Application is where meddlin’ begins, so it used to be said. It is necessary for the practice of life. But it is here that a focus on ‘praxis’ can go astray–especially where my pet practice steps on someone else’s toes. Is it then a word from God to them? Or is it an assumption on my part? Sometimes we talk/act/impose ourselves on others as if we love them and have a wonderful plan for their lives. I think that is this kind of zealotry.

  • Yes, there is zealotry elsewhere. I’m not giving a broad-spectrum approach, but dealing with a specific problem we (evangelicals) have within our own camp. Call it “friendly fire” if you will. It is, however, clear enough to warrant a series like this.

  • I am an evangelical and think a glass of fine Merlot is a good thing. So does my Dr. My denomination has another “official” view.
    I like what John Piper says to those who prohibit alcohol: legalism is far worse than alcoholism.
    I think this is where there are fundi-gelicals and evanga-mergents.

  • Greg Mc

    I am probably one of those who throws the occasional barb at theological liberalism:) However it is a huge and unwarranted jump in logic to say: “in so criticizing they believe it is they who are being faithful to the Bible.” Now of course if all you were saying was that in the particular area where liberals deny say the divinity of Jesus, where the bible clearly affirms the divinity of Jesus; then yes, those affirming the divinity of Jesus are being faithful to the Bible and those denying it, are not. Unfortunately that is not all that you are saying. You seem to be saying that because I affirm that the bible is the very word of God and “zealously” oppose those who do not, therefore I automatically consider myself to be perfect in every other area of theology and worse, that I think my praxis is also perfect. I assure you I do not. Scot, that is just shoddy reasoning and really; I expect more rigorous thinking from you.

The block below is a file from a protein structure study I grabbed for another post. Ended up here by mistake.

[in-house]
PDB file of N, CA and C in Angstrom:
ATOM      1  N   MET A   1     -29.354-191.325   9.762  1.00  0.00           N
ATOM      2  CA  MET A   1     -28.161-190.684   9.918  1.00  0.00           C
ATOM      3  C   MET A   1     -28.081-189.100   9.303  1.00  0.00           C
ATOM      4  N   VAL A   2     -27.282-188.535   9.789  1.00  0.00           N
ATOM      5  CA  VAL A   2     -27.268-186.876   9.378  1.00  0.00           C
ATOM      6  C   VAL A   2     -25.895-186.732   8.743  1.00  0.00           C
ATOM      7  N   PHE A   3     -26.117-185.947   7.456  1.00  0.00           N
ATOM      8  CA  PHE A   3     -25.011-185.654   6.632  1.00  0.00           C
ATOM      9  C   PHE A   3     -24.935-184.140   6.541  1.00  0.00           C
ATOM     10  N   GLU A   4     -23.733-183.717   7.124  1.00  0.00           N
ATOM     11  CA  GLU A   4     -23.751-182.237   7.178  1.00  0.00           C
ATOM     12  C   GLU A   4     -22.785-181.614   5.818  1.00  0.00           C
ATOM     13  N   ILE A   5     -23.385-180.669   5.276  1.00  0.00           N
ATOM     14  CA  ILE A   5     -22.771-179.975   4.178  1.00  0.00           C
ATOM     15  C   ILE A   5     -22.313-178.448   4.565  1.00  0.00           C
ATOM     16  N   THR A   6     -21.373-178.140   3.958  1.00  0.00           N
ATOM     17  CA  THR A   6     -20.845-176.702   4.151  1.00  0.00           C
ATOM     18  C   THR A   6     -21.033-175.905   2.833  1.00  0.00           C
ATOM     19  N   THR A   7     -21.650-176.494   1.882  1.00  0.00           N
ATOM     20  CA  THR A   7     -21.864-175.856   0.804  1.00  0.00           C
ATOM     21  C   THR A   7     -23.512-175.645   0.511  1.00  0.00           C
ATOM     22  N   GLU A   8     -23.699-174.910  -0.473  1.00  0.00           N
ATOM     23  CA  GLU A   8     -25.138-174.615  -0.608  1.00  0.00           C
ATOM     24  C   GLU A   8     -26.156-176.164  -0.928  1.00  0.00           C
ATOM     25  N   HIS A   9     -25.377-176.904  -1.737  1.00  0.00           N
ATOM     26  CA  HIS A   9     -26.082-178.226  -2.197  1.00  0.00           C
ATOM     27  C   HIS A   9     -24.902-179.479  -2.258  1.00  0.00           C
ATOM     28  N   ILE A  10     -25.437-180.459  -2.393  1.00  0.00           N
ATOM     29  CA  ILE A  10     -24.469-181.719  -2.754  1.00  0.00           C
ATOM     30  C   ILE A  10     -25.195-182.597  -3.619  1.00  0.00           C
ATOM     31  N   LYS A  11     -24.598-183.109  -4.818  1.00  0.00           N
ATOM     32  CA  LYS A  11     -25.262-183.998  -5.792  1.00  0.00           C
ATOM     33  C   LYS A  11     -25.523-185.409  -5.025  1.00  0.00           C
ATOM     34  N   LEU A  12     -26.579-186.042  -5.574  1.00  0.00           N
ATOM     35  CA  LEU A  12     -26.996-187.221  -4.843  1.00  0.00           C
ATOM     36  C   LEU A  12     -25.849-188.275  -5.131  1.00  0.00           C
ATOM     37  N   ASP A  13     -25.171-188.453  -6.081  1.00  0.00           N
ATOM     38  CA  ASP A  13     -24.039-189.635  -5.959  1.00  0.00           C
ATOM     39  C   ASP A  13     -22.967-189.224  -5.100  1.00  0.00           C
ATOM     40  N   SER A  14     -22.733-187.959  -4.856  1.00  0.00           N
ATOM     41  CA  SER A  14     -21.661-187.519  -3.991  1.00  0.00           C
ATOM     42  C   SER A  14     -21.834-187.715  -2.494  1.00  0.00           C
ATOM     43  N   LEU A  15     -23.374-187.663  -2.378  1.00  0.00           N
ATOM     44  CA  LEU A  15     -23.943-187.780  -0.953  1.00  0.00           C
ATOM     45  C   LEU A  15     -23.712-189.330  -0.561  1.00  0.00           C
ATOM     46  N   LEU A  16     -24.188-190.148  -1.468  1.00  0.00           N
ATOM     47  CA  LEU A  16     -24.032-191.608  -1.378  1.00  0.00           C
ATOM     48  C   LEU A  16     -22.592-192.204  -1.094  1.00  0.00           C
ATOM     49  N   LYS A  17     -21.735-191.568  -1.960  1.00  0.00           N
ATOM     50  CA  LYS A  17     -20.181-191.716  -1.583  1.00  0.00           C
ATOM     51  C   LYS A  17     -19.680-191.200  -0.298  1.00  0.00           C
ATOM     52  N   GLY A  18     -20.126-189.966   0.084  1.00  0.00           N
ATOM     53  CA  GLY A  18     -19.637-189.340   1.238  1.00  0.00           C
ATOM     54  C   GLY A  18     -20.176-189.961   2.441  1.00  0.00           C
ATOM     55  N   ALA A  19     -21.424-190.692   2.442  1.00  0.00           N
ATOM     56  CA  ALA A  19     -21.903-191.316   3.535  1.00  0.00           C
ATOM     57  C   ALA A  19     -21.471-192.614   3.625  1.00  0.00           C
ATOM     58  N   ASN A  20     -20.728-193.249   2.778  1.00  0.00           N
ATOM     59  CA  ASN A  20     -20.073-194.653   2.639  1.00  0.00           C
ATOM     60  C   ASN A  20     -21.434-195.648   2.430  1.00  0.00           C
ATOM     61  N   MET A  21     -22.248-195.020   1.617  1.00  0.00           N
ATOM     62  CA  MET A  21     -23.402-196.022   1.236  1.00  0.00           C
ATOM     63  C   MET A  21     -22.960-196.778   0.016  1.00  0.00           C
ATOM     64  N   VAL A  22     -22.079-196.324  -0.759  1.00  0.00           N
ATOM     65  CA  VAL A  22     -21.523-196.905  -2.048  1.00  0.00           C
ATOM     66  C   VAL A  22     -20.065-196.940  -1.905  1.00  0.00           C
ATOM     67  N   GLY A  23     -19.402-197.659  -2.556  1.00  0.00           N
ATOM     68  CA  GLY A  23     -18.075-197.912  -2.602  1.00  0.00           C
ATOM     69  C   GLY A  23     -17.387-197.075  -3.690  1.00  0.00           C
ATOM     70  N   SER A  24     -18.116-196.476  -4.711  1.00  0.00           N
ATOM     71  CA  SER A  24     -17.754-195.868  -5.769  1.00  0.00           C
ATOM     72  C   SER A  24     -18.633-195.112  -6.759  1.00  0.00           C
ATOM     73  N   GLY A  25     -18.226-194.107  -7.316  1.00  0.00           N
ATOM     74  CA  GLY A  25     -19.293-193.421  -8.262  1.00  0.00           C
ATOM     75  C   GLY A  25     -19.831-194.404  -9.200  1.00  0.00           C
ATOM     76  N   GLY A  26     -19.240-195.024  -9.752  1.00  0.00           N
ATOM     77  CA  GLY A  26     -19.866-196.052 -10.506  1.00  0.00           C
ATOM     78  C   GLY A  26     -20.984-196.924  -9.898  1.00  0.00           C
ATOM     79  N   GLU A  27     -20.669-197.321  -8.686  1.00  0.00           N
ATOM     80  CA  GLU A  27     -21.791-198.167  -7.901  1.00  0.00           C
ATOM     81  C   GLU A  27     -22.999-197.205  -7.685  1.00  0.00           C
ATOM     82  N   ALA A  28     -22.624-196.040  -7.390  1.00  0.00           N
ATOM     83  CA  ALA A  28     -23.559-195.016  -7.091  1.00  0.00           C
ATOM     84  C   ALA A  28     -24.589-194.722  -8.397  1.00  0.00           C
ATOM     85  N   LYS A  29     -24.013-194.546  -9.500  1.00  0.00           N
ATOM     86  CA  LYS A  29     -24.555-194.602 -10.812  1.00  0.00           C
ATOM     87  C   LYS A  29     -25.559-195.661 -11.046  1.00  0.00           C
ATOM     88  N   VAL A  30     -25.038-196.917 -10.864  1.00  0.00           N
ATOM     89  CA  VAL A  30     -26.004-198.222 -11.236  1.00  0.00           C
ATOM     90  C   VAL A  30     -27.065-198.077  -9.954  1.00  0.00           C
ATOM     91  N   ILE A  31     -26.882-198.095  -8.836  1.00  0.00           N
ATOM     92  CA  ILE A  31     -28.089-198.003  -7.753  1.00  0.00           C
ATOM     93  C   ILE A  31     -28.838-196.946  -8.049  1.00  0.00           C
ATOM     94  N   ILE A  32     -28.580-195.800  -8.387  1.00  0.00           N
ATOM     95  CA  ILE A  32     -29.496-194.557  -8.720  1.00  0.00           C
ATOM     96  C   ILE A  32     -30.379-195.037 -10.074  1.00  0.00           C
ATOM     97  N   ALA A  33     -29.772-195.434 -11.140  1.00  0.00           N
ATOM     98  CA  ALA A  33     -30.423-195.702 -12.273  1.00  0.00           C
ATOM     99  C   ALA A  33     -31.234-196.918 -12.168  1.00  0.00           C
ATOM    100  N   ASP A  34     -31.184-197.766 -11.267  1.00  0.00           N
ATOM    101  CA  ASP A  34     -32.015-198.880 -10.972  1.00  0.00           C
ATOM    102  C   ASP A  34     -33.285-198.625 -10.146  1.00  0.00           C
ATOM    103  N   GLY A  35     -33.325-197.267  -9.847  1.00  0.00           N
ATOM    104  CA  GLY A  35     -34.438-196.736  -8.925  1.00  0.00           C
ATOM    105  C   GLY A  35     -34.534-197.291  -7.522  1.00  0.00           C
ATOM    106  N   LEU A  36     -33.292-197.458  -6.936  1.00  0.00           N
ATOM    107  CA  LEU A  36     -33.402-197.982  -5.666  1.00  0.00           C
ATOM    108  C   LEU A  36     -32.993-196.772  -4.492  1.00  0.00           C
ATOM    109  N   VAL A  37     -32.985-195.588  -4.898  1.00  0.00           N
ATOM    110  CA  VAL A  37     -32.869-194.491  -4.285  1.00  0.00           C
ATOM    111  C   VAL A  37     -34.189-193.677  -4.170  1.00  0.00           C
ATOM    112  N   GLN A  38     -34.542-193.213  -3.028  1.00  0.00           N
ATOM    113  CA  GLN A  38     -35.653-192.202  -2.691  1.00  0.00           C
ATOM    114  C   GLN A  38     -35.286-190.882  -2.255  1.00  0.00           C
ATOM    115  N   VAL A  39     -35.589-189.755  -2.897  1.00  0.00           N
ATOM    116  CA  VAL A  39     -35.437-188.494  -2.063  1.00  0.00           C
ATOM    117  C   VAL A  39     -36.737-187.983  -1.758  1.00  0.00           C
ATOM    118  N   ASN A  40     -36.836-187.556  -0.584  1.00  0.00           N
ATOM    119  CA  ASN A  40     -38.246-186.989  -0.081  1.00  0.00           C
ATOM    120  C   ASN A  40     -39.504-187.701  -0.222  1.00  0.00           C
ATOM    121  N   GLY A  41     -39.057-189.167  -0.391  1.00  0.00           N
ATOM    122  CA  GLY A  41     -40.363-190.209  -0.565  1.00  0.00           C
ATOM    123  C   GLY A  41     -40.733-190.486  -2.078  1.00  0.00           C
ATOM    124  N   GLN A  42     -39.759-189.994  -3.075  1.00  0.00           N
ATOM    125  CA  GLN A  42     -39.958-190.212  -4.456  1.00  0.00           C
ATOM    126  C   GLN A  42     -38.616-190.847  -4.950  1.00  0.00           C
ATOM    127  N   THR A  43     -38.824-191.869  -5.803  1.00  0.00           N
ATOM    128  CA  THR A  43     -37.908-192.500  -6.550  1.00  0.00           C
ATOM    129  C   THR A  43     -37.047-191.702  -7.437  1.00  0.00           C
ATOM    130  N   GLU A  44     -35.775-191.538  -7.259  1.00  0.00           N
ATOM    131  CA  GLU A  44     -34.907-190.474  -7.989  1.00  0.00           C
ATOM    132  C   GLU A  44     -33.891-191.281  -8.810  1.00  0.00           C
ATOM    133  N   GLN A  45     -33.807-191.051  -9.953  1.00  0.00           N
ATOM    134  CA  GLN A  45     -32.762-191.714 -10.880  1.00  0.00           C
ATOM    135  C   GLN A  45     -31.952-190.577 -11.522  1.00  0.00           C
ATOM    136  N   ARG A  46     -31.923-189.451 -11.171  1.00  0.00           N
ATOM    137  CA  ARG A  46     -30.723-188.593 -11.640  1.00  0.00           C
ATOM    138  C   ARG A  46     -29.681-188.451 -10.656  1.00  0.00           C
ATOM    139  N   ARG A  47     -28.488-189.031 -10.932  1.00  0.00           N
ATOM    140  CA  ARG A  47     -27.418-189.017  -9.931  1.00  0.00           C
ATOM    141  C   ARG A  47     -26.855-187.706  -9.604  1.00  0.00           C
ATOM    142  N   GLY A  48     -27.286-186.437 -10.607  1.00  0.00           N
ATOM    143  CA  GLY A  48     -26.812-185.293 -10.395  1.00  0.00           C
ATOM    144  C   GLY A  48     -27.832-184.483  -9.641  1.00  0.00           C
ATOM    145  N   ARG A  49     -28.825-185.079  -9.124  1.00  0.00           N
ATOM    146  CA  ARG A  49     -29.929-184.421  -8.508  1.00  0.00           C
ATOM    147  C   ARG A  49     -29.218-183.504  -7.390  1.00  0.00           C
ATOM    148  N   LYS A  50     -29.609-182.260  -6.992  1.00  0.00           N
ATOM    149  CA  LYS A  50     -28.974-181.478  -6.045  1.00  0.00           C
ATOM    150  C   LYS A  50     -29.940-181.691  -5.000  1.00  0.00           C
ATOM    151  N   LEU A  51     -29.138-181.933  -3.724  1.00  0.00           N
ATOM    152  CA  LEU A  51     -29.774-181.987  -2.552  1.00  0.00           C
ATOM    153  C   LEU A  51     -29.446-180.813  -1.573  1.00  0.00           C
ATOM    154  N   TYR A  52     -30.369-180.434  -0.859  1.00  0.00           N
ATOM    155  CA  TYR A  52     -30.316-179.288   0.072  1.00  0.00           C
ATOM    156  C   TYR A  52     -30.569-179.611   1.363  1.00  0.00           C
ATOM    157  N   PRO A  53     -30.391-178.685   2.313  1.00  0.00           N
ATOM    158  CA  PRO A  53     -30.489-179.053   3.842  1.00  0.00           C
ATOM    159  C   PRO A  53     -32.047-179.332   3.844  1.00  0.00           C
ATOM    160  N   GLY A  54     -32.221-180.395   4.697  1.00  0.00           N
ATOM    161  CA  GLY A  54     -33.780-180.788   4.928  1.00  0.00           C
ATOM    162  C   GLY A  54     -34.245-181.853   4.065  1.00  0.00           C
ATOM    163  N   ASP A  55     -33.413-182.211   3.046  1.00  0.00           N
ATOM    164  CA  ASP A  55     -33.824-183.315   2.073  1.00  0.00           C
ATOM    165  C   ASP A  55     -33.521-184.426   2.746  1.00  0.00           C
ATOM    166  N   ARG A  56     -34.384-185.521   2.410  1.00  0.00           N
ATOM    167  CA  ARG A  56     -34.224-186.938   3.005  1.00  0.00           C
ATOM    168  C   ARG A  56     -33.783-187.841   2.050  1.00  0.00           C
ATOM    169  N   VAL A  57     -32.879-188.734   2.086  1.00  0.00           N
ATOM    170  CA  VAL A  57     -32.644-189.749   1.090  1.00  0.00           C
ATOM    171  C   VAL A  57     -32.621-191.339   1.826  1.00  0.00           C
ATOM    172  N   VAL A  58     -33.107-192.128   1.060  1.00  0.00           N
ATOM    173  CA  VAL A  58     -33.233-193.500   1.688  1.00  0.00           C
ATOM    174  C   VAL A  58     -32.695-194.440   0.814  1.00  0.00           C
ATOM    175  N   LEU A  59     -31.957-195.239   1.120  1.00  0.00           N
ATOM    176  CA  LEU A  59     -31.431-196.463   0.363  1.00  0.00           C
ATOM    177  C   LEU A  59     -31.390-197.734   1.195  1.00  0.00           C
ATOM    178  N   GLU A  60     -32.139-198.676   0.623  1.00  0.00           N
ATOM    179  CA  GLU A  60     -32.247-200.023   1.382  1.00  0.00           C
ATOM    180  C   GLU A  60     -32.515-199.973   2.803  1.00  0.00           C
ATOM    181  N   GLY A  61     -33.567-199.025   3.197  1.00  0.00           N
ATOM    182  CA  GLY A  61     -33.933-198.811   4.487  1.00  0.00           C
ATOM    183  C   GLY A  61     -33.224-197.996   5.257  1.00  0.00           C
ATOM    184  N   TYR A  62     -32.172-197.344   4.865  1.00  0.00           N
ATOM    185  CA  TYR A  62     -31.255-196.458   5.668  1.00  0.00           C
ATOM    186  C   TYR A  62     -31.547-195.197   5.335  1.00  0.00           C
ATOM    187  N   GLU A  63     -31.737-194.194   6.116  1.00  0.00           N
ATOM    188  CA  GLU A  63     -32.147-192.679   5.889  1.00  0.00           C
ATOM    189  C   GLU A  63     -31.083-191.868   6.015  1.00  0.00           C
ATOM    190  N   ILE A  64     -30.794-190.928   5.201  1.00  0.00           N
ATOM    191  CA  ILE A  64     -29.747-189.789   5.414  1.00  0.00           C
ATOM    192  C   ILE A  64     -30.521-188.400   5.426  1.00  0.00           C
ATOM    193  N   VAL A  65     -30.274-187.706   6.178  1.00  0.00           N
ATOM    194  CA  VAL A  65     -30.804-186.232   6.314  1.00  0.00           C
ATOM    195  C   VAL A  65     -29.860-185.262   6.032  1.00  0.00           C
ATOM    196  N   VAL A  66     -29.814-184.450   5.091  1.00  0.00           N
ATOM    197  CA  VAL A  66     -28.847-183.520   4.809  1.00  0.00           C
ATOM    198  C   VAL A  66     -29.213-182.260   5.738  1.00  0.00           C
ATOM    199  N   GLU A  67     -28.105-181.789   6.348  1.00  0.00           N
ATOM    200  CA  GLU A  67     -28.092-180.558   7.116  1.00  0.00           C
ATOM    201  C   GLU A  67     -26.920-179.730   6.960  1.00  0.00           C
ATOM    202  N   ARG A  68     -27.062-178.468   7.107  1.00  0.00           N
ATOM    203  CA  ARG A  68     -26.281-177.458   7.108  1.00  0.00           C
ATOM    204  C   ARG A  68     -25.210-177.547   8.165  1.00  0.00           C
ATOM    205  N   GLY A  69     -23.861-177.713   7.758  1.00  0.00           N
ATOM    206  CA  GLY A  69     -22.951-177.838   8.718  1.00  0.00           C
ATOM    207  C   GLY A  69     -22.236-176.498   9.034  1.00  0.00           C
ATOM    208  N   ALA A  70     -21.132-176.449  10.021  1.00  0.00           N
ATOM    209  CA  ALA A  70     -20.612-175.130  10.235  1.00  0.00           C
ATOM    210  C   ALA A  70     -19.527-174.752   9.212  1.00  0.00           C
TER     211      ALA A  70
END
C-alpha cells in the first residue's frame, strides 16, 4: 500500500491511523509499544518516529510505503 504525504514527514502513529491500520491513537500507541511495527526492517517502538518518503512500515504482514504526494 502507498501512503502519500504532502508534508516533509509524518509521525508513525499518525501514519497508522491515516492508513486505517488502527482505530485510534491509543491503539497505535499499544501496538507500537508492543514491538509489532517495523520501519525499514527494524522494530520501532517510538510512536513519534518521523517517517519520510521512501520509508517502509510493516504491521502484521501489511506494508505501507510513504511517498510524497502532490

Paul opposed the Judaizers with great zeal. Did that mean that he was therefore a self righteous prig?
    Of course you can always find some who are self righteous but anyone who takes the bible seriously, is soon humbled to find just how far away they are from God and that apart from the grace and mercy of God they would be eternally damned. That causes me to cling to Jesus and His righteousness imputed to me like my very life depends on it.
    In denying the bible is the word of God theological liberals undermine every other doctrine, leaving every man for himself, without hope, without a savior and damned eternally. That’s a little different than looking down on someone else for drinking alcohol, although taken to it’s extreme legalism is just as damnable. that’s why Paul so “zealously” opposed it.
    “This is what I mean by Zealotry. It is zeal to do what God says so bad that one is willing to construct a new Torah that goes beyond the Bible and in so doing betray a trust in God’s sufficient revelation in Scripture.”
    I would disagree with this in that Legalism, (which you seem to equate with Zealotry) is an attempt to make oneself acceptable to God by fulfilling the requirements of the Law which makes the sacrifice of Jesus unnecessary.

  • Greg,
    Thanks for this, and I open myself to some of what you say and that is why I crafted my words.
    First, I’m not talking about justifiable criticism of liberals, nor am I talking about you. Liberals deserve it.
    Seond, I’ve not defined “zealotry” in such a way that it includes defense of the gospel or the truths of Scripture. I’ve defined it as that which goes beyond the Bible, and only that (except to include immunity for those so inclined).
    Third, I’ve not really brought into this discussion anything about “legalism” — though I agree some could take it in that way. I’ve defined legalism in other posts. Zealotry is a specific problem: going beyond the Bible and thinking one is immune for doing so.